It is best to stick to one airline, if you can, at least for each way in your journey.  If you must change airlines, make sure that you are within a system like the Star Alliance or One World Alliance or that the airlines have a cooperative agreement.  Even where such agreements exist, the two companies will blame each other if there is a problem.  I once got a terrible run-around because I flew to Athens, on Lufthansa to Munich and then on Aegean to Athens. I had to check in again in Munich and when they lost our bags, Lufthansa said it was not integrated with  Aegean’s computers.  Of course, flying either United to Rome may mean you are actually flying LH to Munich and Air Berlin to Rome.

In calculating prices, be sure to include the baggage fees, seat assignment fees, carryon bag fees imposed by budget airlines.  You may be saving very little to enjoy the inconveniences.

Finally,  you may find it convenient to book an “open-jaw” ticket, arriving in Rome (FCO) but departing from Florence, Pisa, or even Perugia.  Typically, open-jaw flights are more expensive, but not on Turkish Air or (the last time I checked) Alitalia.  SAS and Aer Lingus currently offer such tickets from Chicago and other American airports, and the Perugia-Florence train arrives at Stazione Santa Maria  Novella as early as 8:06, from which it is only a 20 minute bus or taxi ride to Peretola Airport.


The program ends with a group dinner on the evening of the 19th.  Some of us will stay on in Umbria or take a train to Arezzo or Florence.  Those wishing to return to the States by way of Rome can either take a bus directly from Perugia to Fiumicino Airport or take a train to Stazione Termini and change for the airport train.  Unfortunately, most flights leave Rome so early in the morning, it would be very difficult to get to Fiumicino in time.  There are, however, exceptions:  The Aer Lingus flight to Kennedy leaves Rome at 8:35 in the evening.  On the other hand, the Iberia Air leaves at 12, which would be rather tight, though not impossible.  There is a train at about 6 AM, which arrives at the Termini at 8:36, as well as one at 6:40, which arrives at 8:47.  Even with a bit of a wait, you could be at Fiumicino before 10:00 AM.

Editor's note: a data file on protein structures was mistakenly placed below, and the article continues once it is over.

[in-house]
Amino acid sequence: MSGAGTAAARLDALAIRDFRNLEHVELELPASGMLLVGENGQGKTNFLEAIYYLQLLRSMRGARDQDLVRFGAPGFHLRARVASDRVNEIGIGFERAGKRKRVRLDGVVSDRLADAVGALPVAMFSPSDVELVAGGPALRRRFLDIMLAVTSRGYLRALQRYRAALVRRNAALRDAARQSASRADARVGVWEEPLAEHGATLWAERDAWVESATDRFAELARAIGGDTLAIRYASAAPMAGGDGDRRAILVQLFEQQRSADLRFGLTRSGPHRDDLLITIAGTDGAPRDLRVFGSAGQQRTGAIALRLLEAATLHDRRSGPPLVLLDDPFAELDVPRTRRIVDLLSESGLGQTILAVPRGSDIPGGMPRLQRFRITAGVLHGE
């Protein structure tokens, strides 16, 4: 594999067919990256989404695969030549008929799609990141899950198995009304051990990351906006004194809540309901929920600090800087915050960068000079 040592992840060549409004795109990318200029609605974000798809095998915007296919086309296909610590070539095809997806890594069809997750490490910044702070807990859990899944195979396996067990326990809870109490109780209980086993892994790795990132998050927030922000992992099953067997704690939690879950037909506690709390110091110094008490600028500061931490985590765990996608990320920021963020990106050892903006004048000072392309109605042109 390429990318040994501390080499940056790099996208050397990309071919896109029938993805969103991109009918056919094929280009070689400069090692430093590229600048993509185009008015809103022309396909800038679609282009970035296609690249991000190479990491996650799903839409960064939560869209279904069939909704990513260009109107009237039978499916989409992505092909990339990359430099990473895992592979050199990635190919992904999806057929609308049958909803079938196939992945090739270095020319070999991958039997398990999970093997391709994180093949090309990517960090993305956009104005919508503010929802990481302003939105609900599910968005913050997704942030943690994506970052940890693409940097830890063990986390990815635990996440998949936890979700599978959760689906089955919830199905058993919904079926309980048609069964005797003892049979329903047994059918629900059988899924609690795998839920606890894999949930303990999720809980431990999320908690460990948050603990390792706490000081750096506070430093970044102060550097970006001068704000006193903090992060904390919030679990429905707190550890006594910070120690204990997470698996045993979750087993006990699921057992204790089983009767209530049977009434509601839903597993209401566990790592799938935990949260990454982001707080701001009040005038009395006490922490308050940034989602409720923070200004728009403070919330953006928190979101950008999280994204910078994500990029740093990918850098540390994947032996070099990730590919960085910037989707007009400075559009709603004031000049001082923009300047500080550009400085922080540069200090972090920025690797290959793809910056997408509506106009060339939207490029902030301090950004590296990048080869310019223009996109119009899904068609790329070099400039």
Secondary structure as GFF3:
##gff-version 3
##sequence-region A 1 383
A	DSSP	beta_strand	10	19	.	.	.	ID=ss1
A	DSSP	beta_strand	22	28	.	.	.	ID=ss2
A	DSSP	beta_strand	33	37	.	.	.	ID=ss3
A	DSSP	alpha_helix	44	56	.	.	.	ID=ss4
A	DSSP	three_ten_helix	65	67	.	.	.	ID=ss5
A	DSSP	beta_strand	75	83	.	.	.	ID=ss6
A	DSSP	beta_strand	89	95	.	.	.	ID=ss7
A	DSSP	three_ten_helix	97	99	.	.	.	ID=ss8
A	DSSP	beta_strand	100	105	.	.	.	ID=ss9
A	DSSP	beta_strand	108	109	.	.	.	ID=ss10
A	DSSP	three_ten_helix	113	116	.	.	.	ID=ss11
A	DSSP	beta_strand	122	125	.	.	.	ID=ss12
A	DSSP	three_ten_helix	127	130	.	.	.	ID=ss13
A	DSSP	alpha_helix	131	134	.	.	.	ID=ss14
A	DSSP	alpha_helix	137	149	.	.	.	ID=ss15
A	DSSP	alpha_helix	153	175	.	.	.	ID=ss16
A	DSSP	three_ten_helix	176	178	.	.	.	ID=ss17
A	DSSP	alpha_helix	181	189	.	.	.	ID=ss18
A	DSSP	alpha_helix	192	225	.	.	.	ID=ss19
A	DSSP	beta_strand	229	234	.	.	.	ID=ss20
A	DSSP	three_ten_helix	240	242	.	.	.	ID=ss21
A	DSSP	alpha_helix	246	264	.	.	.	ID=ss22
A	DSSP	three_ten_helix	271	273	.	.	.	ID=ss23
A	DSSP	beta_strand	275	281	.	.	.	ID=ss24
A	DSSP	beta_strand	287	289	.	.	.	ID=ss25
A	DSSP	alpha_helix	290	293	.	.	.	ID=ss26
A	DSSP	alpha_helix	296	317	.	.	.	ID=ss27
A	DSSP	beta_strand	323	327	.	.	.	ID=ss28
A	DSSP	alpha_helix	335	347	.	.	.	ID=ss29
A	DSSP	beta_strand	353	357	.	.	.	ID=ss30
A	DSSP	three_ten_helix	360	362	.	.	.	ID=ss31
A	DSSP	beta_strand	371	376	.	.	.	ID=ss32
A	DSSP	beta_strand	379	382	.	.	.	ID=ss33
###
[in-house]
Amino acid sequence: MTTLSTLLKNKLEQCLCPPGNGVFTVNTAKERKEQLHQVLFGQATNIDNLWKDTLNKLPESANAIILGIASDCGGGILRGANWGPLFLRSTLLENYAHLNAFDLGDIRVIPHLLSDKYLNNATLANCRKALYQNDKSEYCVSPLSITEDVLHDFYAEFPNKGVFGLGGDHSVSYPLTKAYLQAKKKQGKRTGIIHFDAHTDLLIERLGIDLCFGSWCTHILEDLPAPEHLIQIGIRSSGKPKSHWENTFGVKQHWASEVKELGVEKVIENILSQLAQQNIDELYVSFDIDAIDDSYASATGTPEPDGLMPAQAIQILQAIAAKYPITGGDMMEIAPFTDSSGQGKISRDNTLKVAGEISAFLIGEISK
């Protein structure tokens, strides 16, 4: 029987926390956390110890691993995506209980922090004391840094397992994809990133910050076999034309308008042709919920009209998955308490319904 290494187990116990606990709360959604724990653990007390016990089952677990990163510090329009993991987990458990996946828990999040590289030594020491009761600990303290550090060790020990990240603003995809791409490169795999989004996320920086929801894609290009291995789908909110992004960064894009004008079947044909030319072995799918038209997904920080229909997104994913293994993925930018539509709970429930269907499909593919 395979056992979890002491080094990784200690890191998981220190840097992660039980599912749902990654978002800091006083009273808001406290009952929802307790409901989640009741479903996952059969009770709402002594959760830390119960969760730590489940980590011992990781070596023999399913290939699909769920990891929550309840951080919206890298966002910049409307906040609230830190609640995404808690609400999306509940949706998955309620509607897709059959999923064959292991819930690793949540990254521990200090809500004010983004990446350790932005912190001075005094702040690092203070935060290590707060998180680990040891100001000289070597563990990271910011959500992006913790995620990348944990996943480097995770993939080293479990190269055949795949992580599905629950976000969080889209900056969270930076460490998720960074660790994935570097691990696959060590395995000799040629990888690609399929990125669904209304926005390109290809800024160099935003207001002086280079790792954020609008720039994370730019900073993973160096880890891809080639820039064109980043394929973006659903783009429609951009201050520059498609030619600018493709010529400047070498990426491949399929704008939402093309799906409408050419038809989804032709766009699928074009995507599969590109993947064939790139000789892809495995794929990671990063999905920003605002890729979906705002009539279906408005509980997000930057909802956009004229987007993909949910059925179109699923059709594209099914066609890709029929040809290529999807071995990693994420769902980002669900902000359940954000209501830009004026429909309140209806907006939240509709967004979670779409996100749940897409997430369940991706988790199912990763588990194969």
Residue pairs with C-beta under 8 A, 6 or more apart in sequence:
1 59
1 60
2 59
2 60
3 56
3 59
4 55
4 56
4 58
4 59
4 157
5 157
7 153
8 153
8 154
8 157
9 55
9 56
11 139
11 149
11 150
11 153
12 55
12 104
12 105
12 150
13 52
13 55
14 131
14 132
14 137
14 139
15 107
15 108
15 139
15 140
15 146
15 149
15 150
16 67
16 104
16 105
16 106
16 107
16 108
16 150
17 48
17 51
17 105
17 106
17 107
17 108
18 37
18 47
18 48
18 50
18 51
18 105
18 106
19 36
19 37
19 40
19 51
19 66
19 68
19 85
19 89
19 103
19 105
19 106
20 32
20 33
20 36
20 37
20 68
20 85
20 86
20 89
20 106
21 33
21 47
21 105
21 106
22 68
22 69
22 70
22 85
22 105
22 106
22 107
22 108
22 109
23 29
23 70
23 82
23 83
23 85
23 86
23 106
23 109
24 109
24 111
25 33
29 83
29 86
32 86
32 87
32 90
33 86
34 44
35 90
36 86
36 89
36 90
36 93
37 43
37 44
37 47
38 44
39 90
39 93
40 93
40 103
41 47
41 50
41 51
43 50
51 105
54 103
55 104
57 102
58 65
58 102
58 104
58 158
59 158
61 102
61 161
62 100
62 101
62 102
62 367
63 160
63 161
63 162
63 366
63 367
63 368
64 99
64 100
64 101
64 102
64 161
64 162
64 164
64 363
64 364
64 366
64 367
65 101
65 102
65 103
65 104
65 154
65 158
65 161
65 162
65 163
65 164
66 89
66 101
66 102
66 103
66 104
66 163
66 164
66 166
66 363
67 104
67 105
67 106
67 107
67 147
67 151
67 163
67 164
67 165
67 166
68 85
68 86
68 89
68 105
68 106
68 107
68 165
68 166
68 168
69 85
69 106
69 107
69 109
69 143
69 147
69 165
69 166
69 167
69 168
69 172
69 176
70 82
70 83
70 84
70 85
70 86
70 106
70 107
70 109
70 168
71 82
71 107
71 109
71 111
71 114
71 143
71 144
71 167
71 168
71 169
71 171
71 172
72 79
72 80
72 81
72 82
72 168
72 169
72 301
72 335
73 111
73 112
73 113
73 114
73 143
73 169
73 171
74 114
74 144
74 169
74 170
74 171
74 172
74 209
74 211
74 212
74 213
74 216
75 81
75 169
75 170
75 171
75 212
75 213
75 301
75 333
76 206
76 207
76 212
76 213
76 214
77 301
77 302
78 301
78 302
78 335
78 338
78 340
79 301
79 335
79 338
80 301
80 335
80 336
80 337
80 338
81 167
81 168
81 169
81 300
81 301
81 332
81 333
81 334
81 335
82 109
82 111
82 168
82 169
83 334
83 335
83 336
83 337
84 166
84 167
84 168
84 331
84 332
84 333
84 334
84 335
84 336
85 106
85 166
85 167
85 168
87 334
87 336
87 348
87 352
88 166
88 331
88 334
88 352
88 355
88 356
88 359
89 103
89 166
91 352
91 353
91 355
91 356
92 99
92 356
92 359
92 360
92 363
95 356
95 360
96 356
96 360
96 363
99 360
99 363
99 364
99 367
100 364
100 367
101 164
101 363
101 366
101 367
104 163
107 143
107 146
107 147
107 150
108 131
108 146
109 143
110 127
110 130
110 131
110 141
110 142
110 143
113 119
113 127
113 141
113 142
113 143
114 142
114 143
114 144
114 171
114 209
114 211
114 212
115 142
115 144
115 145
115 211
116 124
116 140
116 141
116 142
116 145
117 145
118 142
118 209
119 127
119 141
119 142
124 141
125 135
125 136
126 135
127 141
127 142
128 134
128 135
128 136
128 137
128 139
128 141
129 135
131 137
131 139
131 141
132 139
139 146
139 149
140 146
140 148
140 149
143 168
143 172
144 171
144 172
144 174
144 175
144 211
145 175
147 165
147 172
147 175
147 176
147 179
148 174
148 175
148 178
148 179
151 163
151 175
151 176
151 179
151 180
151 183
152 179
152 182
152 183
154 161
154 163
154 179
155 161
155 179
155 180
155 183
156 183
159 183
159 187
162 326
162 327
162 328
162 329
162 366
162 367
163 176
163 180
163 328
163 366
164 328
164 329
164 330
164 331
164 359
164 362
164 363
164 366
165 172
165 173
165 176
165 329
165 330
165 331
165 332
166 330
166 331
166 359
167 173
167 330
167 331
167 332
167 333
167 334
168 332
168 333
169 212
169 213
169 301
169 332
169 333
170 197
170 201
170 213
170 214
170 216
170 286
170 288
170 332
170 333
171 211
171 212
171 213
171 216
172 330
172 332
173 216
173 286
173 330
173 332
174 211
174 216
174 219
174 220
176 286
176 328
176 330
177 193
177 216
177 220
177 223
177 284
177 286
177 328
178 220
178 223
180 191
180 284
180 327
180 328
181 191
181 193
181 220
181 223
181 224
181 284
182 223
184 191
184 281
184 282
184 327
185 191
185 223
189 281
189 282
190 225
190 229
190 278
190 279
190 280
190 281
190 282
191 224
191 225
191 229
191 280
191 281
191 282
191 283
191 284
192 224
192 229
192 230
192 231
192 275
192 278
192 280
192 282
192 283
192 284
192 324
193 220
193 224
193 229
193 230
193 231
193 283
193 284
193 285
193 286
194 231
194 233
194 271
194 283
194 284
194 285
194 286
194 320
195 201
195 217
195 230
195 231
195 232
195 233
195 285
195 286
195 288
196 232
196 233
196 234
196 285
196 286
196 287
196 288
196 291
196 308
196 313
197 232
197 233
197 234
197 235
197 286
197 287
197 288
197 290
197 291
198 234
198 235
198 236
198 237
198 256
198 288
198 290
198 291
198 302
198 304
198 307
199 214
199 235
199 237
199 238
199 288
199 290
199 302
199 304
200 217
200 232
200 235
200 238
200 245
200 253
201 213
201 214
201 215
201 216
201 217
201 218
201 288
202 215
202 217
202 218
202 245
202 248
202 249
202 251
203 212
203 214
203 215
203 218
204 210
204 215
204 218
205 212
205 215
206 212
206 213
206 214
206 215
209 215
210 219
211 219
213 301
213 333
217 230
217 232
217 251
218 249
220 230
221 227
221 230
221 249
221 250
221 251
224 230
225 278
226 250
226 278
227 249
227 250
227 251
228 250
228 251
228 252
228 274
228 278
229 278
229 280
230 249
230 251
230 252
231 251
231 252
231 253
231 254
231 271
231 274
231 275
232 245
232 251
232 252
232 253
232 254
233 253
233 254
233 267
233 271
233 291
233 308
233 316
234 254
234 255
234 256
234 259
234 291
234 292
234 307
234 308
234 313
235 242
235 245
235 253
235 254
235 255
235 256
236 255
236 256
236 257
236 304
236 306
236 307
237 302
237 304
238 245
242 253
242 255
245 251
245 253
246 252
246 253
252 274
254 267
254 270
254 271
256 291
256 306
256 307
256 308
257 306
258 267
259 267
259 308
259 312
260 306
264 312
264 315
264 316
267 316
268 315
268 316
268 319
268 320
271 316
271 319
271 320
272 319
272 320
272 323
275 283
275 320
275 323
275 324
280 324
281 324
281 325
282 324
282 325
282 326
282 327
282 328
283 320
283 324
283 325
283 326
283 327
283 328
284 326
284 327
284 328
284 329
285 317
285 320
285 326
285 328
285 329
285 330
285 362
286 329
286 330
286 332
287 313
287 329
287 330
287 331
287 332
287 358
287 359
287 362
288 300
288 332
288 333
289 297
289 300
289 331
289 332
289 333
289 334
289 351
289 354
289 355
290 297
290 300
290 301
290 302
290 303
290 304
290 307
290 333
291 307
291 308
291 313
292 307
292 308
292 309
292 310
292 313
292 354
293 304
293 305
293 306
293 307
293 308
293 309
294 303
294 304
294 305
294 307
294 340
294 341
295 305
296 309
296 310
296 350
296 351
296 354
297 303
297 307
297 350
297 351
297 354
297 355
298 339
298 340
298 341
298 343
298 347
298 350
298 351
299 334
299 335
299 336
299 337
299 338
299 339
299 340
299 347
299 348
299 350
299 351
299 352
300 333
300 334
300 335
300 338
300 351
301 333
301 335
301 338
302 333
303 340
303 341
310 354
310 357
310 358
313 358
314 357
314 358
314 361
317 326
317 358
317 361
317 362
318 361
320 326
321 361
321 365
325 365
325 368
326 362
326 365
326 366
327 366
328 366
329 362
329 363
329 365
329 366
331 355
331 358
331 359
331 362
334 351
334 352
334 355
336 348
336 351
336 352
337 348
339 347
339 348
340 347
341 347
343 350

There are also buses direct from Perugia to Fiumicino, leaving at 6:00 AM, and 7:30 AM, arriving at Fiumicino at 10:10 and 11:10.

If your schedule requires an overnight in Rome, you might consider staying near the airport in Ostia Antica, where some hotels have airport shuttles.  Whatever you decide, you might think of contacting us before booking.

Booking a Flight

A great deal depends on your departure airport.  Kennedy is probably the best, followed by Hartsfield and Dulles.  Overall, Turkish Air tends to have the cheapest flights, though the change in Istanbul adds about 90 minutes to average travel time.  On the other hand, it is an efficient airline with edible food.  Turkish also permits open-jaw tickets and a stayover in Istanbul—well worth visiting if you have the time.

Prices are surprisingly low this Fall.  Two years ago, I paid $1200 for round-trip to Rome.  As of today (August 7) one can fly round-trip from Chicago to Rome, October 5 to October 18, for

$684 on Aer Lingus,

$689 on Turkish.

$864 American Airlines one-stop, $1012 non-stop

From Kennedy:

$814 non-stop on KLM

$488one-stop on Iberia



$715  Brussels Air one-stop


At this point Turkish at $892 is the only inexpensive option, but Dallas is worse.  A creative solution is to fly round-trip to Atlanta for $119.

These prices all come from, which I have found to be the best source on the internet.  Even if you are willing to pay the money to a travel agent—a basically good idea if you have any worries—it is good to get a general idea by checking out Kayak.

Return Flight

Buon Viaggio!

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Thomas Fleming

Thomas Fleming is president of the Fleming Foundation. He is the author of six books, including The Morality of Everyday Life and The Politics of Human Nature, as well as many articles and columns for newspapers, magazines,and learned journals. He holds a Ph.D. in Classics from the University of North Carolina, Chapel Hill and a B.A. in Greek from the College of Charleston. He served as editor of Chronicles: a Magazine of American Culture from 1984 to 2015 and president of The Rockford Institute from 1997-2014. In a previous life he taught classics at several colleges and served as a school headmaster in South Carolina